Frankenstein's Army

Frankenstein’s Army

| September 10, 2013 | 0 Comments

Director Richard Raaphorst gained a lot of attention with his trailer for Worst Case Scenario, a Nazi zombie movie he was developing as far back as 2005. After years of struggling to find financing for that project to no avail, Worst Case Scenario was officially shelved in 2009. Which, coincidentally, was the same year Tommy Wirkola’s Nazi zombie comedy/horror film Dead Snow was released: after the exciting trailers, Worst Case Scenario appeared to be a particularly heartbreaking case of “wrong place, wrong time.” After some quiet on the development front, horror fans were excited to hear about Raaphorst’s new project, Frankenstein’s Army. Now, years after the cancellation of Worst Case Scenario and the better part of a decade since Raaphorst first started making waves in the horror scene, his debut feature is finally here. Now the question is whether or not it lives up to the lofty expectations set by his previous work.

Near the end of World War II, a Russian army unit with an embedded cameraman finds themselves lost deep in enemy territory. As they push forward, they happen upon a radio broadcast from another Russian soldier pinned down by the Germans. They find the coordinates from the broadcast, only to find a mostly-deserted village with no other Russian military in sight. They soon find that there is a large network of tunnels under the village, and when they go down to investigate, they discover the tunnels are populated with bizarre creatures in Nazi uniforms. These patchwork monsters are everywhere, and when the soldiers manage to find some German civilians, the only answer they can get about the creatures is that “he keeps creating more.” The Russians push into the tunnels further and further, their numbers dwindling with each incursion with the monsters, until the cameraman eventually finds himself alone with the mad scientist behind it all.

Surprisingly, Frankenstein’s Army is presented as a “found footage” film, supposedly made up of the footage that the cameraman shot. Granted, this might not bother most viewers, but for film format nerds the first major problem with Frankenstein’s Army is the fact that the cameraman is shooting with either an 8mm or 16mm handheld camera, but the image is color, high-definition 1.78:1 widescreen with 5.1 surround sound. Occasional scratches and “light leaks” aside, there is nothing done to convince the audience that this is actual footage found from a 40s-era film camera. This is a serious problem on two fronts: first, it’s a distraction in and of itself, and secondly, giving the film a beaten, aged look would have gone a long way toward covering up its low-budget nature. Once the soldiers encounter the monsters, the high-def video makes everything look much too “real.” It looks like people in costumes running around in a (pretty cool) location rather than footage of intense, claustrophobic fights with monsters. We get a good long look at most of the creatures, which is both good and bad. Good in that the character design (one of the major reasons Worst Case Scenario drew so much attention) is really interesting and unique, but bad in that we’re just looking at nice-looking, crisp digital video of people in monster outfits.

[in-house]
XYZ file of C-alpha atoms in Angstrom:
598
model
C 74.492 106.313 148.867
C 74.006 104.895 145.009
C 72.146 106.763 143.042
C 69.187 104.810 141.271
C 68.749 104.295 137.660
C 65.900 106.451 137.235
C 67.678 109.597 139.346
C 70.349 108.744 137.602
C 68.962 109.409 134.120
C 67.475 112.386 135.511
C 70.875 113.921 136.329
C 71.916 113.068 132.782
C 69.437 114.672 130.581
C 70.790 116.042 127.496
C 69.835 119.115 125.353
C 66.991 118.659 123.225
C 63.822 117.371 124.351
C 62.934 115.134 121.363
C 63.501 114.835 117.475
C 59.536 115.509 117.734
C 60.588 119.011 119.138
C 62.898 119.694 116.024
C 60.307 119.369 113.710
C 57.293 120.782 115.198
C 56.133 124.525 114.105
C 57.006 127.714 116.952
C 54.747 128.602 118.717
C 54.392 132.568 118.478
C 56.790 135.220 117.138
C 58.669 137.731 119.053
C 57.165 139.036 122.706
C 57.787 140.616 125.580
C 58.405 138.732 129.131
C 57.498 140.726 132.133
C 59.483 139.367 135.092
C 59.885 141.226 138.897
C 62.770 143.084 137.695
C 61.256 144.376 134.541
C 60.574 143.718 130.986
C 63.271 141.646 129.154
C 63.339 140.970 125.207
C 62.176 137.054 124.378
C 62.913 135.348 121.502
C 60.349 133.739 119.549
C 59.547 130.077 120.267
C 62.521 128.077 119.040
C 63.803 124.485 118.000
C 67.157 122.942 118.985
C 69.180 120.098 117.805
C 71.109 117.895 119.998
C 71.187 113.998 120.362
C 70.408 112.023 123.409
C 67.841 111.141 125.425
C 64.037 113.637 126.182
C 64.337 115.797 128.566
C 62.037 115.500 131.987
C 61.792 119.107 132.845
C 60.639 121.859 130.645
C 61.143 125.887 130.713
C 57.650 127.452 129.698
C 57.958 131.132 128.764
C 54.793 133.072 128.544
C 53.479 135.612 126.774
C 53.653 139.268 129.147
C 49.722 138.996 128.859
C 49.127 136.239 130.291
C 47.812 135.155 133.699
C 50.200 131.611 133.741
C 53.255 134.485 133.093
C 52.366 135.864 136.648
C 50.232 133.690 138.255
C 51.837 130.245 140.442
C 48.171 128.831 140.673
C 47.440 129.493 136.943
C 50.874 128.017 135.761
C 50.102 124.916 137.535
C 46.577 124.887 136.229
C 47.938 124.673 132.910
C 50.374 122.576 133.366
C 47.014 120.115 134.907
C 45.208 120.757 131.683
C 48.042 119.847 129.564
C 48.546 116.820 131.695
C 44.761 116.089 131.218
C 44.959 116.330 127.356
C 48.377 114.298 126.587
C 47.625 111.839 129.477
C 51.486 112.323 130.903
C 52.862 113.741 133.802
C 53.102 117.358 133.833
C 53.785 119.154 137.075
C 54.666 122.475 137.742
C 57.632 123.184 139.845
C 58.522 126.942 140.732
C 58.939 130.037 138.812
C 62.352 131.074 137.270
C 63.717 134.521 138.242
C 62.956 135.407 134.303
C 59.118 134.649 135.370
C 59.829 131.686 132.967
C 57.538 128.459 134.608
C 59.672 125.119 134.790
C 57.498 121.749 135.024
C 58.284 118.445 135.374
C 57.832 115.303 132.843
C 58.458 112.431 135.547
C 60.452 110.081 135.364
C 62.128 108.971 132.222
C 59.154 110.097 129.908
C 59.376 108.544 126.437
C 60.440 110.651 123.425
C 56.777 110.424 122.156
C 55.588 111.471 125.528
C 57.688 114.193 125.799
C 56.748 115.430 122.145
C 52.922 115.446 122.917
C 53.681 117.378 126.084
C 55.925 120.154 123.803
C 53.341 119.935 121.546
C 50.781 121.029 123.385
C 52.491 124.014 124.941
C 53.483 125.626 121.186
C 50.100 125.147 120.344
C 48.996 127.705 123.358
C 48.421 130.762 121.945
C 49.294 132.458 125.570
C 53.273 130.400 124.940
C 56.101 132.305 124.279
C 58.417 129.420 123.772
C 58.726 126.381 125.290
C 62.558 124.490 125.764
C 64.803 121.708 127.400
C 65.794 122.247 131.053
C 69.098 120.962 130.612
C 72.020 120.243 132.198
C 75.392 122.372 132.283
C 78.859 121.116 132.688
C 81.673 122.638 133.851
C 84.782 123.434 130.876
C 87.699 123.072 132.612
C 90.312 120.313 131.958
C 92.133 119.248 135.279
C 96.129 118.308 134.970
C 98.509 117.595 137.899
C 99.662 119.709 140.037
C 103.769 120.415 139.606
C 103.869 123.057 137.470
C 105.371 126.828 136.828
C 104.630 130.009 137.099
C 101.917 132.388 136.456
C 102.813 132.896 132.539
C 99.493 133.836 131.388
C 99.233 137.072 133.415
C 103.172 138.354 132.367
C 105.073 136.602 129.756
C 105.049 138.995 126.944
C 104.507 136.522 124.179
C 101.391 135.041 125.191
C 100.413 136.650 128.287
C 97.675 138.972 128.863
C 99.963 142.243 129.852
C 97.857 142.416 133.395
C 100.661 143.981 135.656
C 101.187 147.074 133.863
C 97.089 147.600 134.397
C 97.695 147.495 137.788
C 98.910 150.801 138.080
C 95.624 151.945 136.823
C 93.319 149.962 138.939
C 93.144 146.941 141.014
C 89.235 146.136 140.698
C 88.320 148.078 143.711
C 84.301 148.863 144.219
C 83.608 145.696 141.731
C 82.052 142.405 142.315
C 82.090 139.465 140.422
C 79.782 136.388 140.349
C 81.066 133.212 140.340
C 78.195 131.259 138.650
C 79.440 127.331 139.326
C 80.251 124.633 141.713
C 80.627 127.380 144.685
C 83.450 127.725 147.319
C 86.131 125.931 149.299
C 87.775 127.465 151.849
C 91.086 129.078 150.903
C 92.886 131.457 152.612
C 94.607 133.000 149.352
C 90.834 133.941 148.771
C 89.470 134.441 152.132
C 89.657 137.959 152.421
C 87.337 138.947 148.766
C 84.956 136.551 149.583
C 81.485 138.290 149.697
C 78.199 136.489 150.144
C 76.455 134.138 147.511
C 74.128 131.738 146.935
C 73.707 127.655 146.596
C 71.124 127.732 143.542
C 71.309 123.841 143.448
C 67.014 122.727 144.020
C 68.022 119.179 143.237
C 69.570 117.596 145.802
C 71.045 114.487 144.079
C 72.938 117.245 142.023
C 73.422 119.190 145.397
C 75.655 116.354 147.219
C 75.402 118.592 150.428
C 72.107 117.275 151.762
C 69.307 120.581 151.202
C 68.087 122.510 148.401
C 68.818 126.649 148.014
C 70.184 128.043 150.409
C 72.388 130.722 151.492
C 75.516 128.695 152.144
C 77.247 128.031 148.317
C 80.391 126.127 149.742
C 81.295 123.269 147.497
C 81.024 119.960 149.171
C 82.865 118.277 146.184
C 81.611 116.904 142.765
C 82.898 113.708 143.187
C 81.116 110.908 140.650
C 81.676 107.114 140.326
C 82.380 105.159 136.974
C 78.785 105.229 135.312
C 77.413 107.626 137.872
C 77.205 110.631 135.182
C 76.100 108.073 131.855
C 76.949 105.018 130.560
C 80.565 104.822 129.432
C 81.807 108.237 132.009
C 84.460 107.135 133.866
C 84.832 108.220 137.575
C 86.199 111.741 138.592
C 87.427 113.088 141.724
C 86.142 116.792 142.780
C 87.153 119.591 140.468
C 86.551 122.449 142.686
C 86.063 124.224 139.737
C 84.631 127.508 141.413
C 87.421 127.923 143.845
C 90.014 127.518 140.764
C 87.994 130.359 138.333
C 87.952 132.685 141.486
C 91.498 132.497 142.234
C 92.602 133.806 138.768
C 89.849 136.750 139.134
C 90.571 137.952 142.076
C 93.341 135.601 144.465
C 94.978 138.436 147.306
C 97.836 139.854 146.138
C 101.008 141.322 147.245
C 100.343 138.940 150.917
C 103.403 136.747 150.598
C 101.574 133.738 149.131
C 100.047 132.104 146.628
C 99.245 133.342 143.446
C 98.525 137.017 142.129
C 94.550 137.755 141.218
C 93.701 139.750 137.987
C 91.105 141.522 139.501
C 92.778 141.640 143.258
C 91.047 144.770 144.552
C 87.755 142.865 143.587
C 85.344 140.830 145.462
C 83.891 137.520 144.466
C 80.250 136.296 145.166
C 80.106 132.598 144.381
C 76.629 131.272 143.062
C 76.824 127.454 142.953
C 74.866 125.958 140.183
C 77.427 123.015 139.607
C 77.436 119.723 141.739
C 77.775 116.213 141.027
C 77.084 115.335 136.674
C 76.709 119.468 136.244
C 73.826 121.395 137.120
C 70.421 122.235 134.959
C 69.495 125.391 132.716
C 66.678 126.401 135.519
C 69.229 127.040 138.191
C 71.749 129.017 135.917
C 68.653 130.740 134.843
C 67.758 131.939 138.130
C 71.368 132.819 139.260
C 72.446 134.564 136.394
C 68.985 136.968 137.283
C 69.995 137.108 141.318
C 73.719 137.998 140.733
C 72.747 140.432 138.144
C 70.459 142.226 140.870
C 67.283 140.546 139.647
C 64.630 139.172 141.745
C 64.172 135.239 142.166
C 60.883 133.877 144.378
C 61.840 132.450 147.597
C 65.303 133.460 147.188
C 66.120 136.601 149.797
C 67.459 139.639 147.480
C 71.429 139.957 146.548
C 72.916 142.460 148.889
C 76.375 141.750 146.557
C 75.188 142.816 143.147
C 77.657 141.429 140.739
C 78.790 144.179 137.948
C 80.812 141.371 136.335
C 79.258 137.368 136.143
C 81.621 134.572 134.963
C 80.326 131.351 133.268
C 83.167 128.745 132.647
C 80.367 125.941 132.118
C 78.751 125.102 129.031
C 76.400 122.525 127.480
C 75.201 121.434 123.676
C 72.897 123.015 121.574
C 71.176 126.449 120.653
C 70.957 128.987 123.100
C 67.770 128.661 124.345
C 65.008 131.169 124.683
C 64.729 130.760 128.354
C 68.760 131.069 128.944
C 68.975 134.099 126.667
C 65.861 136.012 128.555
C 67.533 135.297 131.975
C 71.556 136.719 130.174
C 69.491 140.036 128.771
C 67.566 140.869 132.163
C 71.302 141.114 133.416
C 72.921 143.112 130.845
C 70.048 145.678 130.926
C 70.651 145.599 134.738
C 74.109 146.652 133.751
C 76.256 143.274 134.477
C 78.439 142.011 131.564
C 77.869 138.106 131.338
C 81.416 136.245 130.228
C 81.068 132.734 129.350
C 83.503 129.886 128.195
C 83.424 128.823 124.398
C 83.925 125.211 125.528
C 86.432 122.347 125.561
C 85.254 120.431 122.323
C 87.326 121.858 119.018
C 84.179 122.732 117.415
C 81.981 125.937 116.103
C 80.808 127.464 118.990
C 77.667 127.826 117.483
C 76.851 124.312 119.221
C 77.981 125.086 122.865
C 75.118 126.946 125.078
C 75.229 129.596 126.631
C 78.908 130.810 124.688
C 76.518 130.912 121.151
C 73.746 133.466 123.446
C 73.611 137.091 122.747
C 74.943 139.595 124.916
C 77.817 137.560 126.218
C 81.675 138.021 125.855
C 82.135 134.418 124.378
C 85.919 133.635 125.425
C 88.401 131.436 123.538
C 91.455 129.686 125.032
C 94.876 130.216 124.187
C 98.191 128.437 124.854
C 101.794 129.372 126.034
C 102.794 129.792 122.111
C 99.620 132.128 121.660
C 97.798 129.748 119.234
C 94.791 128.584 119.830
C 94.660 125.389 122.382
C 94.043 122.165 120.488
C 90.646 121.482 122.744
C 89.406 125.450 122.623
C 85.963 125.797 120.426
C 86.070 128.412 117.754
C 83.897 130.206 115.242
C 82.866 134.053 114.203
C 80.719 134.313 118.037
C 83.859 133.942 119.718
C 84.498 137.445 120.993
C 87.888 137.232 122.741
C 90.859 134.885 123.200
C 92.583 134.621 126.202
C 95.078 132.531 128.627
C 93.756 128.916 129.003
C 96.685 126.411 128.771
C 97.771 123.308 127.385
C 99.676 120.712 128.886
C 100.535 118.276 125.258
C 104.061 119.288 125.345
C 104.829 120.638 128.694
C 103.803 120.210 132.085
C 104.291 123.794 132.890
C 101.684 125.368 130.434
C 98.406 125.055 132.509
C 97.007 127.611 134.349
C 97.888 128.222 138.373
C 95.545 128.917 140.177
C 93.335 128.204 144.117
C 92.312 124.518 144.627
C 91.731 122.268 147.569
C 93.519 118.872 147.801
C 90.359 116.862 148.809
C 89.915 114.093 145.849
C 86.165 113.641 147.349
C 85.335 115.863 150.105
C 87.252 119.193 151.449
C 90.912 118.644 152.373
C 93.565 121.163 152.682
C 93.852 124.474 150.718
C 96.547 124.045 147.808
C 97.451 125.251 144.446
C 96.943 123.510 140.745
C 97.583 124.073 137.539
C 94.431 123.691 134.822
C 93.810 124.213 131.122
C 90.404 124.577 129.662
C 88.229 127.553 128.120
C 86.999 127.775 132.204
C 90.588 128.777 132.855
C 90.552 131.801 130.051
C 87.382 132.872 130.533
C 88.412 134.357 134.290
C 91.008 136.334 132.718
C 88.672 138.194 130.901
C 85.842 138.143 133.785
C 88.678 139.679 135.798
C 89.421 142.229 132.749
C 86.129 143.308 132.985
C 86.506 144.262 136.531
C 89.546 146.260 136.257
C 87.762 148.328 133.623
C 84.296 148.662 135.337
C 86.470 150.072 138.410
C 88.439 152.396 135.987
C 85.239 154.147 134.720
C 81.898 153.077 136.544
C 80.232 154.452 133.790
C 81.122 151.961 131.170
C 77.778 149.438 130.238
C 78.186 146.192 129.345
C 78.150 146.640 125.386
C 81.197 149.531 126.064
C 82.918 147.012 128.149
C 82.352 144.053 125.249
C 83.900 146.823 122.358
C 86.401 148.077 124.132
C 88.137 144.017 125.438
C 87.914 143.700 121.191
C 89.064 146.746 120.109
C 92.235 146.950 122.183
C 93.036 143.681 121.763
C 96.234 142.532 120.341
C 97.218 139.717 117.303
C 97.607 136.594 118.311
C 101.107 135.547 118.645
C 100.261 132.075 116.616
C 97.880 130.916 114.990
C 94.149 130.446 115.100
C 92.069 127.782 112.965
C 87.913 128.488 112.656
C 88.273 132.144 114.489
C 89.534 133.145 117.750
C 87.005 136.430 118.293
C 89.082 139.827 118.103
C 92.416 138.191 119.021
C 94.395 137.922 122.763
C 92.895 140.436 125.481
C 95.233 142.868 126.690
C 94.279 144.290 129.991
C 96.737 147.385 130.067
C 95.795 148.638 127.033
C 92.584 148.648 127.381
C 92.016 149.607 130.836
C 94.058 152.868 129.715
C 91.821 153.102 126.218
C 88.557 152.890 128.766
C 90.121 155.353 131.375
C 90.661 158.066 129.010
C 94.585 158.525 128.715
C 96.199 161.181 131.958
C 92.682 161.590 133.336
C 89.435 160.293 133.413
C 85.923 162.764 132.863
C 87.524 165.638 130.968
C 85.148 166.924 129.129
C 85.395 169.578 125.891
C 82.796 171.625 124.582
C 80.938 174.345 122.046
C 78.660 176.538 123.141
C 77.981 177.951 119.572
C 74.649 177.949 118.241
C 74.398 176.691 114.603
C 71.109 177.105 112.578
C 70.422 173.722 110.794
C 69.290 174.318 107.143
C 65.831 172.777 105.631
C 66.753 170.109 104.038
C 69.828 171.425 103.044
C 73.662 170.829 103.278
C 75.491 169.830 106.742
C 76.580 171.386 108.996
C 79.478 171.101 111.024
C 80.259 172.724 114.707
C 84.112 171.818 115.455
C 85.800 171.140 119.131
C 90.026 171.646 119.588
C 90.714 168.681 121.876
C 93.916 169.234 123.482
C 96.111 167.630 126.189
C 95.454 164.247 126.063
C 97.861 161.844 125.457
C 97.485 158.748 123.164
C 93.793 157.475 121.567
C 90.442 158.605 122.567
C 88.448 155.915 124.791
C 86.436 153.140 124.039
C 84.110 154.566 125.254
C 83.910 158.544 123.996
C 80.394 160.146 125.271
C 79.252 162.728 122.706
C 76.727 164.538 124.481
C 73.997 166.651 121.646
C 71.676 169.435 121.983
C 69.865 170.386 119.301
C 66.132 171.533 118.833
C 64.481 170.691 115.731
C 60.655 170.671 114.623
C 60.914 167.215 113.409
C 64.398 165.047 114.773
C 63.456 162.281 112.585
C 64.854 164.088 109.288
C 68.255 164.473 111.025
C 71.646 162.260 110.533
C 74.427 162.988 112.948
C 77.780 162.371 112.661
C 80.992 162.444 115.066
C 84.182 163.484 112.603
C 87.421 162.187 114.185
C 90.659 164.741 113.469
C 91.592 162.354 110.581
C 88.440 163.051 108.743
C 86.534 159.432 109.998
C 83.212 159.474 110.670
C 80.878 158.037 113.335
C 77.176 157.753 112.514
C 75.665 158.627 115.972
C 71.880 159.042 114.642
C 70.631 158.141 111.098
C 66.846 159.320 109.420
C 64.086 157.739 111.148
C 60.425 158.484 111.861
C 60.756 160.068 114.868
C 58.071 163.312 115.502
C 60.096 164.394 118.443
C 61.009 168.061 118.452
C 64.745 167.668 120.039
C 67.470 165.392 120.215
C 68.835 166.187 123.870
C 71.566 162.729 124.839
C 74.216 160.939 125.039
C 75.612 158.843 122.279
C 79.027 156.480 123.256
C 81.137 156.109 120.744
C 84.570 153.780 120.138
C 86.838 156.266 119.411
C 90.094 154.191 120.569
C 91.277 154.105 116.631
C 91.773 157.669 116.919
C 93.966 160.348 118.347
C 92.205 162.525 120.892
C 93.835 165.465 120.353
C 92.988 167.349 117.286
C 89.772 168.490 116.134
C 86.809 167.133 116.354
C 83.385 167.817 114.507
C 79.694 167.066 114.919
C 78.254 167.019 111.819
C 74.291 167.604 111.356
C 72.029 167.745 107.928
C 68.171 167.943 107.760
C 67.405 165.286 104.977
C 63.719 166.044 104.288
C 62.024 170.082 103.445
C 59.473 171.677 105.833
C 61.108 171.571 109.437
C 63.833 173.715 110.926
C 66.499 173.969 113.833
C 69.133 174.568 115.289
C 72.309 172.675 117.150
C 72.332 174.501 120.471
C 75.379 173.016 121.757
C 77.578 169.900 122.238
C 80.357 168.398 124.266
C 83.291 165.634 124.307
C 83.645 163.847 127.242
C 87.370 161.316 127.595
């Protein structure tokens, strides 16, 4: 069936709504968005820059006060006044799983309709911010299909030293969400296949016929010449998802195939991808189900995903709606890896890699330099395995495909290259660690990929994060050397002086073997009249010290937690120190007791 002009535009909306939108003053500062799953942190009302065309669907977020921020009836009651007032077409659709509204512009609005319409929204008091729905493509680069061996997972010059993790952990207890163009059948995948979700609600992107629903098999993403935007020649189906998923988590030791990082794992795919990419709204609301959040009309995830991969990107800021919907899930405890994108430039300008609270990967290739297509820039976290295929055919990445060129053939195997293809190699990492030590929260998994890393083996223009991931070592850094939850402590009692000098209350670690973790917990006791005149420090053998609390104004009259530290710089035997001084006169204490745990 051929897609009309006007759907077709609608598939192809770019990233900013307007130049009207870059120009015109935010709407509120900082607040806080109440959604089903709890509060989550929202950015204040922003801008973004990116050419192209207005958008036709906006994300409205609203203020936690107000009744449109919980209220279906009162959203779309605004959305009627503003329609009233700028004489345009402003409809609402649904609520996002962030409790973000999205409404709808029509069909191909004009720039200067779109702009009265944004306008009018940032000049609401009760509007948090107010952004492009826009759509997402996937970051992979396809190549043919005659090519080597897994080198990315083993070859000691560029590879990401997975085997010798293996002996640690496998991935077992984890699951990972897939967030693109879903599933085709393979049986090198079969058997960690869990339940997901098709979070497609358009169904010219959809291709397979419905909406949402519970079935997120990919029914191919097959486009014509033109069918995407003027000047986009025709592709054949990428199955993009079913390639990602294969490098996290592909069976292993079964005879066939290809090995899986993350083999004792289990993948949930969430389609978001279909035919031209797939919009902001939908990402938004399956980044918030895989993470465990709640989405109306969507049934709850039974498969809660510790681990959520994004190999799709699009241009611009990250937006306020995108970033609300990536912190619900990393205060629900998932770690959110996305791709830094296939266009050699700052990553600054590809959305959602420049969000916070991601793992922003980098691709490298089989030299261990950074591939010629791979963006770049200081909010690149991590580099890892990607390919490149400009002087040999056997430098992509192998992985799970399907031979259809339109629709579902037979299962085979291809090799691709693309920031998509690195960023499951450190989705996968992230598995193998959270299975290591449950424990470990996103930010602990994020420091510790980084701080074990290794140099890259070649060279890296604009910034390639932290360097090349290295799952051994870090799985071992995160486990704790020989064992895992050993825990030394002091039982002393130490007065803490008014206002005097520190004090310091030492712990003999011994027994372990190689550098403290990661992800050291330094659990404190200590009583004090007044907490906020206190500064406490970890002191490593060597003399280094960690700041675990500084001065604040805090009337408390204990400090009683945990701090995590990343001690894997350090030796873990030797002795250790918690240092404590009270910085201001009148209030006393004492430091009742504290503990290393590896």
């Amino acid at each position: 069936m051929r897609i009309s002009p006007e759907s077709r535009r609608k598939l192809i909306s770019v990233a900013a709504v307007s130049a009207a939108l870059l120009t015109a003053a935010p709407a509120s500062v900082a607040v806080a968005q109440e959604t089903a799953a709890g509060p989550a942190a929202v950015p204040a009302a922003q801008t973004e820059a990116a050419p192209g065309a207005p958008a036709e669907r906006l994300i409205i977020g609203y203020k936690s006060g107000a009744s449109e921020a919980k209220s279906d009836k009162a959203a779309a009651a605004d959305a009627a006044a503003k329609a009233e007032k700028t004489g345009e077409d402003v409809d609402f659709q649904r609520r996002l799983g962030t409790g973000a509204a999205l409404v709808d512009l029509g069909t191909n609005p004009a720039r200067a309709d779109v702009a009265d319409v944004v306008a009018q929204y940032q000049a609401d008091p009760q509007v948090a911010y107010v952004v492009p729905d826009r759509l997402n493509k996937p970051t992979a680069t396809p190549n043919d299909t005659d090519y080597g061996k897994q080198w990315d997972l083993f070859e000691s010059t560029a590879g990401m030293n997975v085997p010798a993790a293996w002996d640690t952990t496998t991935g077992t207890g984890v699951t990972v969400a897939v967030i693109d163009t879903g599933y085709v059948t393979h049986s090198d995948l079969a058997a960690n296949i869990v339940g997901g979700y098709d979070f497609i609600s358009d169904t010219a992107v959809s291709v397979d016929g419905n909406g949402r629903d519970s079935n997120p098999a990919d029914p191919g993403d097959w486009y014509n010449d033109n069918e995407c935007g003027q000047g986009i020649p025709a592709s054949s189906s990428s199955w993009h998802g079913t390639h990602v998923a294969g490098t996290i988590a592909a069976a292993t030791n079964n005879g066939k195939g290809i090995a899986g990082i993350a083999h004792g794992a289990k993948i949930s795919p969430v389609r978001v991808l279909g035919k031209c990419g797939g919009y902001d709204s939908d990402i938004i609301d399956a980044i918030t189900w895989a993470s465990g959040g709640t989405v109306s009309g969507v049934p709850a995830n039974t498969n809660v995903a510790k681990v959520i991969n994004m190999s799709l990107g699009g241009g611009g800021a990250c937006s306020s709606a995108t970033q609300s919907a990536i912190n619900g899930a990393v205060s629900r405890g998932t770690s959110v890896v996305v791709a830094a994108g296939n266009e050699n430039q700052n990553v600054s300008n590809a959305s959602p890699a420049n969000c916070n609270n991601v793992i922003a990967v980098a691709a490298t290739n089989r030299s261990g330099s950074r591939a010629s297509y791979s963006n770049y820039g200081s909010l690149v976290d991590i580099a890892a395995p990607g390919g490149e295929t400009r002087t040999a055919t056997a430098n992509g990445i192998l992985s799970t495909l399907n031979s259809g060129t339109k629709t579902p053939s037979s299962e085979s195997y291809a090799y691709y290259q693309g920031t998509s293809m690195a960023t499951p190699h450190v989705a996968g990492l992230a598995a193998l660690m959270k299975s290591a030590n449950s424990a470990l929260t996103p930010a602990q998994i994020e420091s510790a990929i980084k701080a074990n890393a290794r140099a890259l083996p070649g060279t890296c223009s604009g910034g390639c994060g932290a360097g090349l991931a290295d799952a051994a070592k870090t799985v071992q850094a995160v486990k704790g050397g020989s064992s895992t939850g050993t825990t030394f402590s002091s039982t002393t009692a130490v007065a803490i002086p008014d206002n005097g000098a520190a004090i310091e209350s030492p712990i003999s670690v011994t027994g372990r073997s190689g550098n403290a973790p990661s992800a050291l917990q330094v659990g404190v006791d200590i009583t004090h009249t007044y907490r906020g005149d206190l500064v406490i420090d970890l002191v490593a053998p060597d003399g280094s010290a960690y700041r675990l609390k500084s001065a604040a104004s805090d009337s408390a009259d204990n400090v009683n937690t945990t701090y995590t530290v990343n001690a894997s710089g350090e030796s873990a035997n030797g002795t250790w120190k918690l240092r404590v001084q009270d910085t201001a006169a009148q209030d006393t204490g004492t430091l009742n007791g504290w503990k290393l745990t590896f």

The well-designed monsters still get off better than the Russian soldiers, however, who barely get a single character trait each before getting bumped off by either German fire or a monster’s scythe-hand. There’s the gruff commander, the self-important cameraman, the guy who looks like he’s fourteen years old, and then a bunch of other gruff canon fodder who don’t make much of an impression. The pacing of the film is also pretty brutal, with the first monster showing up well past the 20-minute mark. Up until then, the audience just watches the faceless Russian soldiers trudging through forests and getting in occasional firefights with the Germans. Again, making the film look like it was actually shot with WWII-era handheld combat cameras would have really helped in selling the firefight scenes, which mostly look like a bunch of guys trying really hard to make it look like they’re in a firefight where we don’t see the other side at all. Shooting on digital video makes sense from a business standpoint, but other films have proven that it’s possible to convincingly replicate the look and feel of film stock, and leaving Frankenstein’s Army mostly intact in its sharp digital look gives the audience a long look at the seams not just in the monster costumes, but everywhere.

Dark Sky Films released Frankenstein’s Army on DVD and Blu-ray on 10 September 2013. Special features include a “making of” featurette, “Creature Spots,” and the film’s trailer. The omission of Raaphorst’s Worst Case Scenario trailers is curious, but probably due to rights issues.

About the Author:

Jason Coffman Jason Coffman is a film writer living in Chicago. He writes reviews for Film Monthly and is a regular contributor to Fine Print Magazine (www.fineprintmag.net).
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